China Bans Officials in Olympics Neighborhood from Fleeing Coronavirus Outbreak

A police officer wearing a face mask and goggles to protect against COVID-19, stands near a poster of a skier on the wall at a train station in Zhangjiakou in northern China's Hebei Province, Friday, Nov. 26, 2021. China is threatening to take “firm countermeasures" if the U.S. proceeds with …
AP Photo/Mark Schiefelbein

China announced over the weekend that it would ban local officials and staffers in Zhangjiakou, the suburb of Beijing scheduled to host the 2022 Winter Olympics, from leaving the area without “approval.”

The edict came down presumably because the spectacle of government officials fleeing from the coronavirus surge in the area would be embarrassing and damaging to the Chinese Communist Party’s (CCP) false narrative of complete victory over the Chinese coronavirus pandemic that it created.

China’s state-run Global Times strove to put the happiest possible face on the travel restrictions for the “Economic and Technological Development Zone of Zhangjiakou,” bizarrely applauding the wisdom of “experts” who told local officials to “avoid a one-size-fits-all approach” while announcing those officials will henceforth need permission from higher authorities before daring to leave their city.

The same announcement also instructed local officials to “dissuade relatives and friends from medium- and high-risk areas from coming to Zhangjiakou.”

Senior officials issued similar orders for two other regions experiencing coronavirus surges, while the Global Times said several universities in Beijing have voluntarily decided to begin winter vacations early so they can shut down during the Chinese coronavirus outbreak.

The fear among Chinese health officials is that travel during the upcoming holiday season could spread the coronavirus, creating a major health crisis before the Olympics begin on February 4:

“As the risks of domestic coronavirus transmission may increase during the upcoming New Year and Spring Festival, greater efforts should be made in controlling the pandemic through a science-based and targeted approach to make sure of a healthy and safe festival for all Chinese people,” said Wu Liangyou, a deputy director of the National Health Commission, at a press conference on Saturday.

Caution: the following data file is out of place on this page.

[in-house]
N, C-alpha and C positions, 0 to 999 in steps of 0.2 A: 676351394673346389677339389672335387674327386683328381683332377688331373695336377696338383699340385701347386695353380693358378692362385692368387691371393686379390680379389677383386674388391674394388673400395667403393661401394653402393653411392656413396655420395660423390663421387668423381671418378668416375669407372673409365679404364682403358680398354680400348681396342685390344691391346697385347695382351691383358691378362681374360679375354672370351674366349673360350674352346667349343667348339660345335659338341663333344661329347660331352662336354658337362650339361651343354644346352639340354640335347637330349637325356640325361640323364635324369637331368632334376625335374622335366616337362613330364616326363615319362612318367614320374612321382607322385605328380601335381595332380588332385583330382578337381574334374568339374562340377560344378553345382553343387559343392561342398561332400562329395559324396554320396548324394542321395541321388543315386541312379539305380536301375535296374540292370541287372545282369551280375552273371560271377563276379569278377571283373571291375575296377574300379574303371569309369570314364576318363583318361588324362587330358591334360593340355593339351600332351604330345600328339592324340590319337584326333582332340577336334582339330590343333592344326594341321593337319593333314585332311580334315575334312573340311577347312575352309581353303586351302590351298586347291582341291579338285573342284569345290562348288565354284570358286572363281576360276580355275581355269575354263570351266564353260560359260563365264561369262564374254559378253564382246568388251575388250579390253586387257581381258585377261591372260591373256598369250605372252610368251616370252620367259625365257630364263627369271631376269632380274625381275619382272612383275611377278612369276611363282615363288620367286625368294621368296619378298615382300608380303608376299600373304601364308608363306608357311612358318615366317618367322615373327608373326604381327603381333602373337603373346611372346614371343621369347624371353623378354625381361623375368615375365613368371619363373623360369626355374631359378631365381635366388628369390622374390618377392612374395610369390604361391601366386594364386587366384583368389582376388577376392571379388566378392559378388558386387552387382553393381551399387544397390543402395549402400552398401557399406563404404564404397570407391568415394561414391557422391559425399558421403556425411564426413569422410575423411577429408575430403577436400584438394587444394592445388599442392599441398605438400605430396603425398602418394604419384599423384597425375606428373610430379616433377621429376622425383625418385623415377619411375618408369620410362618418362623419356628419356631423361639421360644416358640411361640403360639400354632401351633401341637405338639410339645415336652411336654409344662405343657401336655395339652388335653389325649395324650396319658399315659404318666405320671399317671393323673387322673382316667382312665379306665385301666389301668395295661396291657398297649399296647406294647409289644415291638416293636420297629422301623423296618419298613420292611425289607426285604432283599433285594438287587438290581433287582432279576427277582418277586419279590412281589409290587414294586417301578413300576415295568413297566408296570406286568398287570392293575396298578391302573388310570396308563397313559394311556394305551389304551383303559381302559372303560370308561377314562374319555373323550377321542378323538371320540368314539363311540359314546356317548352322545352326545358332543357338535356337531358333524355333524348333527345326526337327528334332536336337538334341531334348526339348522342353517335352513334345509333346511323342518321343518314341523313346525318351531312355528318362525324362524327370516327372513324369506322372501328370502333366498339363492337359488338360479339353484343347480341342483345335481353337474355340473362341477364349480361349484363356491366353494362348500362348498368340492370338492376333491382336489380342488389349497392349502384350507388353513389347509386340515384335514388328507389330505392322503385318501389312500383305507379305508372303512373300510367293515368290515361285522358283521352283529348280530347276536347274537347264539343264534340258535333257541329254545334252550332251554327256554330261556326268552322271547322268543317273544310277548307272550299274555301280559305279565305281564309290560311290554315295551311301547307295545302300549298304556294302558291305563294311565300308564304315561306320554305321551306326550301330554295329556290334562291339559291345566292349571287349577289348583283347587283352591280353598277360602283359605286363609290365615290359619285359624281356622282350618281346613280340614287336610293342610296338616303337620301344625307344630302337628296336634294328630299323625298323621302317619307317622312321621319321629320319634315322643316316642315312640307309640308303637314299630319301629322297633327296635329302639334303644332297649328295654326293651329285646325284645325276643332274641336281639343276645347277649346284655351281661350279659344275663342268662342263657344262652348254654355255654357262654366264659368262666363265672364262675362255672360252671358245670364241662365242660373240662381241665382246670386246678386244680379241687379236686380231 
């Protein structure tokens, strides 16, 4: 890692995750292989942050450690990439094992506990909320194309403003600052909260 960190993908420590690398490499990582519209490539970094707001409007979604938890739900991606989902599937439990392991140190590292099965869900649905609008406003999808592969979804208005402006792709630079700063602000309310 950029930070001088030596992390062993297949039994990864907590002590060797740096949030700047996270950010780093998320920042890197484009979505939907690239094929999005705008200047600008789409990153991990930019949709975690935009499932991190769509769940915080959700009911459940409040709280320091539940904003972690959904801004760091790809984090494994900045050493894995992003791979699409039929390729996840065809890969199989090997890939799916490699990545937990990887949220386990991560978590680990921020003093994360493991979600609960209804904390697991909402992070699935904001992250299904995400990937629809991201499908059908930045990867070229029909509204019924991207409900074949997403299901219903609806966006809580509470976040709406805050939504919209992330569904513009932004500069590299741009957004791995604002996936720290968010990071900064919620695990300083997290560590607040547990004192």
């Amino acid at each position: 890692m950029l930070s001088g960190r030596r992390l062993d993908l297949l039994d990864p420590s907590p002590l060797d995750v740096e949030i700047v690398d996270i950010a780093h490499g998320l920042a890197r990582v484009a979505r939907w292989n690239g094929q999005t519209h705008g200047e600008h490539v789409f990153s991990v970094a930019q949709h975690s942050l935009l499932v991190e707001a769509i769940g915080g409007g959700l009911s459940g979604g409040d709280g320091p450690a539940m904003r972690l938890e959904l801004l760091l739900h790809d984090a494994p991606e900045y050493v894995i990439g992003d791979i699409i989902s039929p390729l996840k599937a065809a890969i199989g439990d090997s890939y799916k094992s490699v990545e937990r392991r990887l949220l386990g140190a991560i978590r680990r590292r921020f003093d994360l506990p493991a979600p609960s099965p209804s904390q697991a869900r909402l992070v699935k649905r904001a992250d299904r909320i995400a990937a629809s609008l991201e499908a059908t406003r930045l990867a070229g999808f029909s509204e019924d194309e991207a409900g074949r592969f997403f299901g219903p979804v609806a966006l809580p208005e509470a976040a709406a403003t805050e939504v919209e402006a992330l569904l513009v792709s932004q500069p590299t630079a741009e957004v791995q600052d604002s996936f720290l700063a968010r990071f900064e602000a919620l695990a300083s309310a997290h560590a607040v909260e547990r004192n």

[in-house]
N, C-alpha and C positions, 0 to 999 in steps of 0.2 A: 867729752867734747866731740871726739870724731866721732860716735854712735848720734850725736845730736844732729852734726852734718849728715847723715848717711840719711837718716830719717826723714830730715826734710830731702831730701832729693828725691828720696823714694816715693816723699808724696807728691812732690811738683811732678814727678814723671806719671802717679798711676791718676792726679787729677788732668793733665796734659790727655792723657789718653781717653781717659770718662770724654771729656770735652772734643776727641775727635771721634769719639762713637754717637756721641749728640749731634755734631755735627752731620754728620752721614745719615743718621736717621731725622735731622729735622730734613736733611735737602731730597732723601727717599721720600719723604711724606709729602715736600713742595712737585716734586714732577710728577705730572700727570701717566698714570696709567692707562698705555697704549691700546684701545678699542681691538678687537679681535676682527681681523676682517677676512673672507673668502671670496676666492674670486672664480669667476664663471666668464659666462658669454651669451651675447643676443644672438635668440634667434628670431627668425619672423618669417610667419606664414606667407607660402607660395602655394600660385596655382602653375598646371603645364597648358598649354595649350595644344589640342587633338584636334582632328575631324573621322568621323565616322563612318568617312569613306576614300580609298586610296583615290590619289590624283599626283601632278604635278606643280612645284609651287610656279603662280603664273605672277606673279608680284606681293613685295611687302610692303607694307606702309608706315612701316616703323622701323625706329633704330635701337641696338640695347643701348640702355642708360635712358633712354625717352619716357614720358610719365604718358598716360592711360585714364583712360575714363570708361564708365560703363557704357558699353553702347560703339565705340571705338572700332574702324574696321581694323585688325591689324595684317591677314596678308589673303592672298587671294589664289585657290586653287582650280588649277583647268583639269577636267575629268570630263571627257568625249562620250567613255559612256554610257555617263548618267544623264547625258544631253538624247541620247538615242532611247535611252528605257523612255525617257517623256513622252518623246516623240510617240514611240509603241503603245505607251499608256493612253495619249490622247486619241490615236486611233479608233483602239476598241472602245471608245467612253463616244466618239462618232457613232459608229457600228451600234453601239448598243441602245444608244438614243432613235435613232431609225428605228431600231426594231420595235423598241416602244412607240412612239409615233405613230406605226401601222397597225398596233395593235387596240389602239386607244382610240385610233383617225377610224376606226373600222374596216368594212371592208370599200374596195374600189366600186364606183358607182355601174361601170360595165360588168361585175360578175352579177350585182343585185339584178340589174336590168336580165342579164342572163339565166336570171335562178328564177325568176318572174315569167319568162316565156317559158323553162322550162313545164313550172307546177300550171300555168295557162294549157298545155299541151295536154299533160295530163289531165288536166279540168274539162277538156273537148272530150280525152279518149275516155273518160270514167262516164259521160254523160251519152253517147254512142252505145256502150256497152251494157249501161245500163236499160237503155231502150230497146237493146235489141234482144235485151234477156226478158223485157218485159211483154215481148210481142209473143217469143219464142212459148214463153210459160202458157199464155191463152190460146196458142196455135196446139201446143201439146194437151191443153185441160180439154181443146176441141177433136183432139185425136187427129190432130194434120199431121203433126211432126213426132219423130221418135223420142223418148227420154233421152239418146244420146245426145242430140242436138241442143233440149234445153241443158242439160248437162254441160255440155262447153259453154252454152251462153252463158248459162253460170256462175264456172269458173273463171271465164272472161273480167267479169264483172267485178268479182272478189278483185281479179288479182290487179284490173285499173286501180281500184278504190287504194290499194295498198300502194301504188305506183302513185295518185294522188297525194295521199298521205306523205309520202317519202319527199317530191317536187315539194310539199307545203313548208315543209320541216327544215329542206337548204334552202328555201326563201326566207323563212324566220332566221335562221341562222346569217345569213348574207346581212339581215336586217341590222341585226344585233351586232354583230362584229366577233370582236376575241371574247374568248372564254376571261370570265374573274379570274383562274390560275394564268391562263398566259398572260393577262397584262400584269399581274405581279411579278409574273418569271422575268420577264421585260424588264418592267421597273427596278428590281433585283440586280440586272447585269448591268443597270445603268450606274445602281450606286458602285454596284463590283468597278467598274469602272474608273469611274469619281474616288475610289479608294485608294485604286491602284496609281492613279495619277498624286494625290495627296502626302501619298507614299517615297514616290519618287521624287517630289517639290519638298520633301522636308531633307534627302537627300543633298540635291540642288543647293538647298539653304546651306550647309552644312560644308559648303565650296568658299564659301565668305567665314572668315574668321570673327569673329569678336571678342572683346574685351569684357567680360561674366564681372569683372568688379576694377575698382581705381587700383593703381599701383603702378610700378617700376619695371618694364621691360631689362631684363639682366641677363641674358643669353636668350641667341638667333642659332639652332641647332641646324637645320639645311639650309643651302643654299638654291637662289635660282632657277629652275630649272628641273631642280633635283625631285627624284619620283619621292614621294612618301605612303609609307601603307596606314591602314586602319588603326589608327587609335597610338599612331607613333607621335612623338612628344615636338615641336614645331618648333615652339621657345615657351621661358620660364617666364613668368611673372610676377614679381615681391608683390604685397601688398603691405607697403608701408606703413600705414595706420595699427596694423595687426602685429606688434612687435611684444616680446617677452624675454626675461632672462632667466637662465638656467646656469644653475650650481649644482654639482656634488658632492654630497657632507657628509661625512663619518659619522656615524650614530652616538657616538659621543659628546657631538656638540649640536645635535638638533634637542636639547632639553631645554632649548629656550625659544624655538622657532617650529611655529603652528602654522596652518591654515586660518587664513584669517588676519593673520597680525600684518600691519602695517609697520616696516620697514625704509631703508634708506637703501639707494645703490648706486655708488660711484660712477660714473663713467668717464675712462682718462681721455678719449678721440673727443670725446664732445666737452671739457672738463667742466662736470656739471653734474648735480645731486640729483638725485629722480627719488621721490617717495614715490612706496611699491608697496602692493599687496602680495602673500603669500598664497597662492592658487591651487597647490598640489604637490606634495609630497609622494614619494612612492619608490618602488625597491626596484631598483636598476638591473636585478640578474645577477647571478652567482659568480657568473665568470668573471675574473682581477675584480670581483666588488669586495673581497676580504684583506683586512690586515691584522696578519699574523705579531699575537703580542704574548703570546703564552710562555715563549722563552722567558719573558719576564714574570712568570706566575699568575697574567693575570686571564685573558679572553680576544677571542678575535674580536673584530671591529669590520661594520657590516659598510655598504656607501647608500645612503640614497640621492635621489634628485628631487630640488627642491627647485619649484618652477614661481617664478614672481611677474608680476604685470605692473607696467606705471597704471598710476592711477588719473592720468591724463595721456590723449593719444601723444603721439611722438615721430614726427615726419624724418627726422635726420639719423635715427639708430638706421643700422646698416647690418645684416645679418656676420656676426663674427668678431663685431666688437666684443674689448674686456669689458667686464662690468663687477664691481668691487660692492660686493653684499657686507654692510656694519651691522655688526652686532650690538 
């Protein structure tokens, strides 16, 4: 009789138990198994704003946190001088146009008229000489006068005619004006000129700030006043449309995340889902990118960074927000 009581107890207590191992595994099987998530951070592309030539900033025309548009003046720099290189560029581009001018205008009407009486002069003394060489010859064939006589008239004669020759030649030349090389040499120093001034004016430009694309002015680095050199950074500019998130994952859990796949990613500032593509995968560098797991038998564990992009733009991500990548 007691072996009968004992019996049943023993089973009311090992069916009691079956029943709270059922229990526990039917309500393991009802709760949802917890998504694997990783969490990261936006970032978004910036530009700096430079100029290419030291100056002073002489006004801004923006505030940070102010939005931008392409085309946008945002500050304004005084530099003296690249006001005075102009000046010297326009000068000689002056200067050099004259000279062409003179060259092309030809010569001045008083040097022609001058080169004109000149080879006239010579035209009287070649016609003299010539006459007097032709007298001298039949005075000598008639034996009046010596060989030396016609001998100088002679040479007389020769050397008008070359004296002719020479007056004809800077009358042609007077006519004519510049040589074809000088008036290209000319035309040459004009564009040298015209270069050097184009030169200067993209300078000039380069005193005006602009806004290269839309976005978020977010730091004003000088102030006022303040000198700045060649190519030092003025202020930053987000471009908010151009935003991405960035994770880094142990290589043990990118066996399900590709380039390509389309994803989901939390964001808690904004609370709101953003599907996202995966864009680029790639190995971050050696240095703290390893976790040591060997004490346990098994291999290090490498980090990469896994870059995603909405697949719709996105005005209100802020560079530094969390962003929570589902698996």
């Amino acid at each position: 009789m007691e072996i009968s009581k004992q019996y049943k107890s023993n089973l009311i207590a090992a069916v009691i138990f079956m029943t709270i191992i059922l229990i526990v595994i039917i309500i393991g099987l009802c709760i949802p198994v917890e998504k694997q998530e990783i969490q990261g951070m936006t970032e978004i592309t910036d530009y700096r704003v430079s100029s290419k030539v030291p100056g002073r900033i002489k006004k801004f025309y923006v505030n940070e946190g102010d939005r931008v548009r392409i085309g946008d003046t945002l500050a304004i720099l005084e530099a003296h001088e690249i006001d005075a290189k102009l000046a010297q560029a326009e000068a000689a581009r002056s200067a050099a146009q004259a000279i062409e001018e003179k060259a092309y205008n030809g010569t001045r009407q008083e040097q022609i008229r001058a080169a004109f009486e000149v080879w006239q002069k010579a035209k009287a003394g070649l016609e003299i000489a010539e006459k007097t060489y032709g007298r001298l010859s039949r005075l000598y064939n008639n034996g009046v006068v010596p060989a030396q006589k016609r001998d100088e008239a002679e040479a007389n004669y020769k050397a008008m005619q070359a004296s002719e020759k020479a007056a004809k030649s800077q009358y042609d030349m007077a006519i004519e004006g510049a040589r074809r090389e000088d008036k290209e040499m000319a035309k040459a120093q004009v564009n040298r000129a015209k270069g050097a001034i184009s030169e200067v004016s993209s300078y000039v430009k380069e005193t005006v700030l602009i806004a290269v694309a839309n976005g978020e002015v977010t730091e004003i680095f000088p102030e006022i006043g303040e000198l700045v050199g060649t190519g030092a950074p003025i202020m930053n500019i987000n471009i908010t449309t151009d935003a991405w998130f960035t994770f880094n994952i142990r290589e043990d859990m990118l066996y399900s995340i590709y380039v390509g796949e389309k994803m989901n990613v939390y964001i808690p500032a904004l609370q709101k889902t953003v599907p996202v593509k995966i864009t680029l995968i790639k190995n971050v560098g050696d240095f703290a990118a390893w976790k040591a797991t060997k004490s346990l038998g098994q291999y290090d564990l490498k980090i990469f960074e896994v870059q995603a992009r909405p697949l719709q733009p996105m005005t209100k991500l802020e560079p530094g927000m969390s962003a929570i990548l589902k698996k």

Wang Guangfa, a respiratory expert at Peking University First Hospital, told the Global Times on Sunday that it is still too early to decide whether other places should follow suit in asking residents to stay put during the Chinese New Year. 

“China emphasizes precise pandemic control based on different conditions in different regions instead of implementing the same policy across the nation. The precise pandemic control reflects the balance China tries to keep between preventing the pandemic from spreading and guaranteeing people a  normal life, ” said Wang.

Heavy travel during the Lunar New Year season – which includes the largest migration wave in the world each year, as 300 million traveling workers return home to visit their families – was a major factor in the early spread of the coronavirus. Even after Chinese officials shut down internal travel from Ground Zero of the pandemic in Wuhan in early 2020, they notoriously permitted foreign travel for months afterward, spreading Chinese coronavirus around the world. China sharply restricted travel during Lunar New Year 2021, all but canceling the holiday.

The worst “hotspots” in the current coronavirus surge are located in eastern China. A dozen companies reportedly suspended operations in the city of Zhejiang on Monday at the request of local officials, while other cities are deploying mass coronavirus testing and portable labs, even though each of these municipalities has supposedly detected less than a dozen cases of the “Delta variant” of Chinese coronavirus.

Chinese health officials claimed on Saturday that over 82 percent of the country’s 1.41 billion inhabitants have now been vaccinated against the coronavirus. The vaccination rate was said to be much lower for vulnerable elderly Chinese, falling to less than 30 percent for people over 80 in some areas.

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